Picture, if you will, a Twilight Zone episode in which foreigners are stripped of their mental capacities and thrust into a government-sanctioned delusional purgatory.
But this is no Hollywood script. Every one of these stories is true: A Mexican national diagnosed with schizophrenia is released into Mexico from a detention center earlier than planned and without his family’s knowledge; two years later the man remains missing, though his description fits that of a “John Doe” in a Tijuana morgue. A disoriented man goes missing after his release in Texas and only reaches his family in Maryland with his attorney’s help after wandering for days. Immigrants admitted to the South Texas Detention Center in Pearsall with manic depression and schizophrenia go untreated, though their diagnoses were made before their detention.
The federal government has acknowledged the perils of its current immigration detention policies and, to its credit, is making improvements, according to advocates of detention reform. But the system’s most vulnerable detainees, those with mental impairments, continue to suffer within the system. Those problems and the case studies that substantiate them are included in a yearlong study jointly conducted by attorneys at the Akin Gump Strauss Hauer & Feld law firm and Texas Appleseed, an Austin-based social justice advocacy group, and funded by the Hogg Foundation for Mental Health at the University of Texas. The study, released today, concludes that detainees with mental impairments lack proper medical evaluation upon entering the immigration detention system and don't get adequate medication and access to social services.
Though national in scope, the study focuses heavily on immigration detention facilities in Texas because Texas is “a state with a disproportionately large population of immigrants and immigration detention centers.”
“Texas seems to be the dumping point for a lot of people who are picked up and transferred across the country,” says Brittney Nystrom, a member of the Texas Appleseed advisory committee and the director of policy and legal affairs for the National Immigration Forum in Washington, D.C. “The number of mental health professionals in those facilities is at a non-acceptable low level.”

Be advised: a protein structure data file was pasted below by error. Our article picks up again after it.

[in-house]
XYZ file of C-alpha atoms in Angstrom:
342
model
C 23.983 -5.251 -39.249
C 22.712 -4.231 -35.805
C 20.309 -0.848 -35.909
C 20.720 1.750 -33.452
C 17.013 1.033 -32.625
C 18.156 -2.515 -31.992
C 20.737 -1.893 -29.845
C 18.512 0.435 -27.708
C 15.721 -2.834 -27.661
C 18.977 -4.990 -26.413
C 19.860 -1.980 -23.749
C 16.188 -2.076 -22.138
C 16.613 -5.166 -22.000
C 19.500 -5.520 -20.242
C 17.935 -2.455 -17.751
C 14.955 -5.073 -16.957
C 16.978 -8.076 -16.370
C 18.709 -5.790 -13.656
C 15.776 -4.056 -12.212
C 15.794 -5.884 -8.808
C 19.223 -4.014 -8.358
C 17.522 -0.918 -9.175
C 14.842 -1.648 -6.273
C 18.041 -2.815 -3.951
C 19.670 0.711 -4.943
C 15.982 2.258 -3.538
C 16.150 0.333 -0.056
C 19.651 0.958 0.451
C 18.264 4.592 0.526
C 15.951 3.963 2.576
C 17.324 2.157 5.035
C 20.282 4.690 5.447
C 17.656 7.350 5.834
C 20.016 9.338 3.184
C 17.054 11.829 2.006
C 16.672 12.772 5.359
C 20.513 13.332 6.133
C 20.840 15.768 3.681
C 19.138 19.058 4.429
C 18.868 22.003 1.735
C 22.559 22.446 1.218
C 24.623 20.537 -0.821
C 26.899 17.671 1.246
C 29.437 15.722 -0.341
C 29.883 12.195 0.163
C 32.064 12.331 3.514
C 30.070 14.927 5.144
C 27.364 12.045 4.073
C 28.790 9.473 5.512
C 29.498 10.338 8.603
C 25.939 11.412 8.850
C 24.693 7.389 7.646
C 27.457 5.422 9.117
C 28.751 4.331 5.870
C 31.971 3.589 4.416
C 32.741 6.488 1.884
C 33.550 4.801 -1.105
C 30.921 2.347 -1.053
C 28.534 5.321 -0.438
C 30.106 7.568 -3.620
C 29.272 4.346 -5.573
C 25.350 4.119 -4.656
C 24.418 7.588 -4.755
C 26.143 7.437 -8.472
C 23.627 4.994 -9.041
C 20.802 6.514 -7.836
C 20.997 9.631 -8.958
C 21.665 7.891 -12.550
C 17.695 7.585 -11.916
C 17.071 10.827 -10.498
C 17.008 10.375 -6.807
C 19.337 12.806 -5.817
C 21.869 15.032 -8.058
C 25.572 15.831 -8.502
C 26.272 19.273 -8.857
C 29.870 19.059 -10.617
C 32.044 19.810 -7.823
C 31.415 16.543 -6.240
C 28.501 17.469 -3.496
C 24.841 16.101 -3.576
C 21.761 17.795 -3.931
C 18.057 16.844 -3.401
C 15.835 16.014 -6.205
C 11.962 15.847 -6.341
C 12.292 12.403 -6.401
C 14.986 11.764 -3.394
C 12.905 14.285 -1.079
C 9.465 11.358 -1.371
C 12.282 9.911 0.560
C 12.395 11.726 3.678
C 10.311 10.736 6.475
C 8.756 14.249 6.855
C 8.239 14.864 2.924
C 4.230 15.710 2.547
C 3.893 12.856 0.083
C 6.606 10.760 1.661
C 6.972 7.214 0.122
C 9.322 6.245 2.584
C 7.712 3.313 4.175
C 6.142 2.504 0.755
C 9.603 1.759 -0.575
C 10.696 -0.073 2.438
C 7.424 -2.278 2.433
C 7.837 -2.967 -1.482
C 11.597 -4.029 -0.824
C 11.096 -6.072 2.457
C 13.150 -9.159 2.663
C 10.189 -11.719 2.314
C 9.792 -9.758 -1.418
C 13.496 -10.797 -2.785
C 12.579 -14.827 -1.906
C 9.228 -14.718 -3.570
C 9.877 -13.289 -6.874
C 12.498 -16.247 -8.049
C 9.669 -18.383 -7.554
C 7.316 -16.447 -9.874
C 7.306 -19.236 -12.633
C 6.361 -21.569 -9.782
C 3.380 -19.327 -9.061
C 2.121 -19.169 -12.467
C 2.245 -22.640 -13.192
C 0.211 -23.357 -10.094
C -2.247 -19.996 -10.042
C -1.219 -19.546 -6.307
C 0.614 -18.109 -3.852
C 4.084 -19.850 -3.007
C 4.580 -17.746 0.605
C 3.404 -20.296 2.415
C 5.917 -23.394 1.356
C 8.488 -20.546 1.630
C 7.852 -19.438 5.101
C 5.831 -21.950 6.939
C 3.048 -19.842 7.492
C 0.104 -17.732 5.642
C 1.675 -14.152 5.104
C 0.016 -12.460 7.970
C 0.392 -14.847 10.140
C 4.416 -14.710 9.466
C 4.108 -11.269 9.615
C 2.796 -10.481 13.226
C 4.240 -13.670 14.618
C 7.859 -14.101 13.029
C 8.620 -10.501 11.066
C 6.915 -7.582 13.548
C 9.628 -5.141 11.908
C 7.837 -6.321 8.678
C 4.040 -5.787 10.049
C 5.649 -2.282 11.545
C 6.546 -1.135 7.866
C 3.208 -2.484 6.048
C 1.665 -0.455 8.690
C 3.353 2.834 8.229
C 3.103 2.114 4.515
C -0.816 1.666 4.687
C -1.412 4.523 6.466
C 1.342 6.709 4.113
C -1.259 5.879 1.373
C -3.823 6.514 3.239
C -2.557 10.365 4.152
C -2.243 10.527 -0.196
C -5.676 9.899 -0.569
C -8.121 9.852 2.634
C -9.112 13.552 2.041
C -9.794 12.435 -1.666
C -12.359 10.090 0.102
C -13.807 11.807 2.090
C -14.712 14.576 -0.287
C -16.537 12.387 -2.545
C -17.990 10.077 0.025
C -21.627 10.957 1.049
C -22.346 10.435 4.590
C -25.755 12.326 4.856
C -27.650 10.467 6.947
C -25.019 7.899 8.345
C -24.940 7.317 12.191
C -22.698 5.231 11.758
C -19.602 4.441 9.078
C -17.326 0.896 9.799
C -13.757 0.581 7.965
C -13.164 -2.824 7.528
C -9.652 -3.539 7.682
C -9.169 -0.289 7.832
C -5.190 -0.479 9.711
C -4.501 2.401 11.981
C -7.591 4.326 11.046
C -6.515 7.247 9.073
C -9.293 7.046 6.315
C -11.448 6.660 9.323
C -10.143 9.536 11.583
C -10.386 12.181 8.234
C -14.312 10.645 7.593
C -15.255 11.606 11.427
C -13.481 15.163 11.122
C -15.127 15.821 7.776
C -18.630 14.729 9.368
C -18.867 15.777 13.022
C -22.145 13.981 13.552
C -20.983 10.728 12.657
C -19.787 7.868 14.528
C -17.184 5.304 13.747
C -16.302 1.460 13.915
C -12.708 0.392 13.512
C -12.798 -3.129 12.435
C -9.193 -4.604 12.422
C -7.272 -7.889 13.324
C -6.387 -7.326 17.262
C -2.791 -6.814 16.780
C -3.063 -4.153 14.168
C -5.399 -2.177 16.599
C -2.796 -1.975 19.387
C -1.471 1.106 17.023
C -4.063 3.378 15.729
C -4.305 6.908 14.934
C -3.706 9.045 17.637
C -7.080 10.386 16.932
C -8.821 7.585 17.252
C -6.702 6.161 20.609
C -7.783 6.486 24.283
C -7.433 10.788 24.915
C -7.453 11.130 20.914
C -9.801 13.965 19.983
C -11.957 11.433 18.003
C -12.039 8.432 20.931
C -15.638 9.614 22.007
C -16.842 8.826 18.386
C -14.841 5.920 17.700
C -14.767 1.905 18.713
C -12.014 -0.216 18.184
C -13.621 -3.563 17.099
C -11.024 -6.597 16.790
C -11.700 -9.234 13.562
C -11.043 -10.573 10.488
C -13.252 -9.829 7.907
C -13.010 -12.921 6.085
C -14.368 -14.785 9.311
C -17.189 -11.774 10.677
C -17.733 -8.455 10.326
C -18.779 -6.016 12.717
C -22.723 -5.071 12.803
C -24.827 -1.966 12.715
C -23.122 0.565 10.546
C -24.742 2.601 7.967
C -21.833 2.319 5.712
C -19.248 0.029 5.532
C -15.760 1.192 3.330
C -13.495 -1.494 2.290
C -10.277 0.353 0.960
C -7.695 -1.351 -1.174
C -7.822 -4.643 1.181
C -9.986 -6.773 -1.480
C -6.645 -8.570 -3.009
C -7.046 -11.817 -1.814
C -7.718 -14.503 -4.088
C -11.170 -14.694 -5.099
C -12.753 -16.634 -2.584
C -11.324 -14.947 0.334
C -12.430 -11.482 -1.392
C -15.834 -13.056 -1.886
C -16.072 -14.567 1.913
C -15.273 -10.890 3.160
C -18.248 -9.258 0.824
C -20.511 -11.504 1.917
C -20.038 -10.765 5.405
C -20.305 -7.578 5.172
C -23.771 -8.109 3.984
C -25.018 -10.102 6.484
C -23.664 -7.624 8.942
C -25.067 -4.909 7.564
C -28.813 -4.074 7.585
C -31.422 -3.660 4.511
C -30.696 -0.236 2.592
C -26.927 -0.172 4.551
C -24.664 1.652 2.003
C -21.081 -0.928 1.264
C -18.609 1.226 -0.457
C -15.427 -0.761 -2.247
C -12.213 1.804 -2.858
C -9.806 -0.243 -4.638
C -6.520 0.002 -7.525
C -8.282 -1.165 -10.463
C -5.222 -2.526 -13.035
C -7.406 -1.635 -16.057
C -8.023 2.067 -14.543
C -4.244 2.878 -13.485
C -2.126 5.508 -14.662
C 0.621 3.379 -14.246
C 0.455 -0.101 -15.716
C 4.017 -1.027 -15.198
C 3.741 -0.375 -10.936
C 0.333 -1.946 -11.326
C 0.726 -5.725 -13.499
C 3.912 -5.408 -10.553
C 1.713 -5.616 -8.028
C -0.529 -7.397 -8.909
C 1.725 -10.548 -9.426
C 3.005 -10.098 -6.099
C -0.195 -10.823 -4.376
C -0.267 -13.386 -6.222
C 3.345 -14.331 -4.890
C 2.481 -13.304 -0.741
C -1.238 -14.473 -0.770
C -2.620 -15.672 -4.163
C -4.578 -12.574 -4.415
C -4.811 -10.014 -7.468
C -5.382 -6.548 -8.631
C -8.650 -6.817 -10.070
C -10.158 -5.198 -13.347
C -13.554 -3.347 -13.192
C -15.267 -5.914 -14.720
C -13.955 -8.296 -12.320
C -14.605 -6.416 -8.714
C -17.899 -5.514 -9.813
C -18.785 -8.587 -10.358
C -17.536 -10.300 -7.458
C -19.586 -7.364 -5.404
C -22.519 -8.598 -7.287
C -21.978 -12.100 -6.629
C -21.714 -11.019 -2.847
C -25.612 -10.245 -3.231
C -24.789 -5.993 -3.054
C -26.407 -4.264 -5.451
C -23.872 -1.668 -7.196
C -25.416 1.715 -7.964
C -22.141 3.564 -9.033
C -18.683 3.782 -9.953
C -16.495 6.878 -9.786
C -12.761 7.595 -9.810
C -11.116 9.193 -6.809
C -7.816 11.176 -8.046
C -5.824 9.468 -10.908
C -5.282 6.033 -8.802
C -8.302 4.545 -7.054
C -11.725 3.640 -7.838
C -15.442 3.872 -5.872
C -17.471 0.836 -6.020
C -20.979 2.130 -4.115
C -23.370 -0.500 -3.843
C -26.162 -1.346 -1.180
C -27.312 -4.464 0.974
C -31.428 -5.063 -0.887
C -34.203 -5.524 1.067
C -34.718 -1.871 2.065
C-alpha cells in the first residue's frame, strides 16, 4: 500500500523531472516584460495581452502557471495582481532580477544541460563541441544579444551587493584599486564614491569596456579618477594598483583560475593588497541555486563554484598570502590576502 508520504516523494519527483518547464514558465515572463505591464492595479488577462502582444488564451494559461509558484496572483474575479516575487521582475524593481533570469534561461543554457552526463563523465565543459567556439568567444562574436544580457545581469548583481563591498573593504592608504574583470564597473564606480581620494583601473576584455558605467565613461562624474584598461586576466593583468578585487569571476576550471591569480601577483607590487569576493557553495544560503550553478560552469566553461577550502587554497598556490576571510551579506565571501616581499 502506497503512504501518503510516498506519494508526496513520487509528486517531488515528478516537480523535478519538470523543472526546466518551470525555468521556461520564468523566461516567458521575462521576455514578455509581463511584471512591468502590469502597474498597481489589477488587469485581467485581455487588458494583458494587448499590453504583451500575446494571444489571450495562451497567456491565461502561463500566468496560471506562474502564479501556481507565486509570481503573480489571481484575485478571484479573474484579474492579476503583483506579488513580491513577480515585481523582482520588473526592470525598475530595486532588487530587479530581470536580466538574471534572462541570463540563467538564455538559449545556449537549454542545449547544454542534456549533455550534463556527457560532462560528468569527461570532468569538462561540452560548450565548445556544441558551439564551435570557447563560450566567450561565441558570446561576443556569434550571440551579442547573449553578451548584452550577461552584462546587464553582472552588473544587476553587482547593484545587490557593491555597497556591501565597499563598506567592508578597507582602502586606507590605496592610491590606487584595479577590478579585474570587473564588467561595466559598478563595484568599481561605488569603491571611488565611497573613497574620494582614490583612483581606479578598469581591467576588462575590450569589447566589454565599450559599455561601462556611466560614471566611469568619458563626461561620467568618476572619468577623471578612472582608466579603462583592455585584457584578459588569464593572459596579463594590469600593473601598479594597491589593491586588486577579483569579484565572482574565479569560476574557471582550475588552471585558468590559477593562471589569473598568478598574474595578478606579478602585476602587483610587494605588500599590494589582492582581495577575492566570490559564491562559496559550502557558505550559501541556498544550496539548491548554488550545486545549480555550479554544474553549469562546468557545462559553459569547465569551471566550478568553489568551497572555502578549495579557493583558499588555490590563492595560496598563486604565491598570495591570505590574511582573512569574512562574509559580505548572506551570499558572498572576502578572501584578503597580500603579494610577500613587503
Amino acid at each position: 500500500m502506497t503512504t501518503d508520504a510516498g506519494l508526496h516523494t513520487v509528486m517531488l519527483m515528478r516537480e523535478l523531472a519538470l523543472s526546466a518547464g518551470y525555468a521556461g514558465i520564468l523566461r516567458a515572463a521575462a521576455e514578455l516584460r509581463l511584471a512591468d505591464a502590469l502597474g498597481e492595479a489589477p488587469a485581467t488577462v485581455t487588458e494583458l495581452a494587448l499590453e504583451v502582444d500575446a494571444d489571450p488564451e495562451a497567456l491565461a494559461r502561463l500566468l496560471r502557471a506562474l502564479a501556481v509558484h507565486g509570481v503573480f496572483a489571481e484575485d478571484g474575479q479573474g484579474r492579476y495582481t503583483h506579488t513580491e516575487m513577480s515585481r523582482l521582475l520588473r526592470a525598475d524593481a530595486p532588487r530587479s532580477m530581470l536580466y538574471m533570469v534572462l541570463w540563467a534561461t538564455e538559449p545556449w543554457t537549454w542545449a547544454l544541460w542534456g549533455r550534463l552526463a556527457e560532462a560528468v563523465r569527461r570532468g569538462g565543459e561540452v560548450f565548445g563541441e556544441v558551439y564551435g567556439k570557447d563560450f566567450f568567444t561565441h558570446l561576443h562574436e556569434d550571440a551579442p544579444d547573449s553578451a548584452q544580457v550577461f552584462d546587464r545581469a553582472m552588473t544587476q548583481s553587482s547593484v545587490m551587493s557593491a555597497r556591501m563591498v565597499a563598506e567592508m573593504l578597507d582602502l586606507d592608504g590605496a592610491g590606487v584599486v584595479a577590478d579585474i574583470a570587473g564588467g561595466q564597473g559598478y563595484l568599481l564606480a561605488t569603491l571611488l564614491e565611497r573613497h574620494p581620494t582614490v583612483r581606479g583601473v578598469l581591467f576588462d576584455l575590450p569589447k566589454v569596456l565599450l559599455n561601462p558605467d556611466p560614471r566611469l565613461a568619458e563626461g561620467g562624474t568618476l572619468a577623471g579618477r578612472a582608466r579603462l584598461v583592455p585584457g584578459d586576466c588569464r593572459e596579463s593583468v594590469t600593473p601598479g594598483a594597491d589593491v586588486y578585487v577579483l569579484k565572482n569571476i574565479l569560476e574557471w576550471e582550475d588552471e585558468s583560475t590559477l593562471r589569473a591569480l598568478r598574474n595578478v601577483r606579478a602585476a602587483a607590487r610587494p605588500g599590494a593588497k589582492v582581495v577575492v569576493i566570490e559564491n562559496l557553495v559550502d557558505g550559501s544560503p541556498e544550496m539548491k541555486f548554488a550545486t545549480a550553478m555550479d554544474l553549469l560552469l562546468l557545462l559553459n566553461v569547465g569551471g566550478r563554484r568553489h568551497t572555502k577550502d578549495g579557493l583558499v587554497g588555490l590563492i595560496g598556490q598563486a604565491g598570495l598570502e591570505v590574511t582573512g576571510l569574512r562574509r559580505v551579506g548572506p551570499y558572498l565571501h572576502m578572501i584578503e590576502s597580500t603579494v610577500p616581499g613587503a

Indeed, according to the Department of Homeland Security’s own Performance-Based National Detention Standards, the government isn't meeting its own requirements that facilities have an approved mental health program “that provides intake screening for mental health problems … referral as needed for evaluation, diagnosis, treatment, and monitoring of mental illness; crisis intervention and management of acute mental health episodes."
"What did I do to deserve this?"
The immigration detention system can turn someone who is frightened and insecure into someone with an actual mental problem, Nystrom says. “When you are brought in and booked into detention, you might not manifest all the symptoms of a mental health disorder, but as you sit in detention for weeks or months, maybe your medication is adjusted, maybe you are transferred,” she says. “There certainly has been a large number of cases where someone has decompensated if they sit in detention.”
Dr. Allen Keller, the director of the Center for Health and Human Rights at New York University’s School of Medicine and the founder and director of a Bellevue-NYU program for torture survivors, says he's learned through his research that asylum seekers often find environments when they enter the detention system that are similar to those they were fleeing. “Many individuals I cared for after 1996 told me profoundly traumatizing stories — not just about what happened to them in their countries but when they arrived here seeking safety,” he says. “They were brought to prisons."
About 34 percent of immigrants in detention centers in Texas suffer from chronic health conditions and/or mental health impairments, according to the Appleseed study, and that's in line with the national trend. Between 2005 and 2009, Texas held more than 5,180 detainees and issued more than 26,200 prescriptions for psychotropic medications in just five of its detention centers: in El Paso, Houston, Pearsall, Port Isabel and Willacy.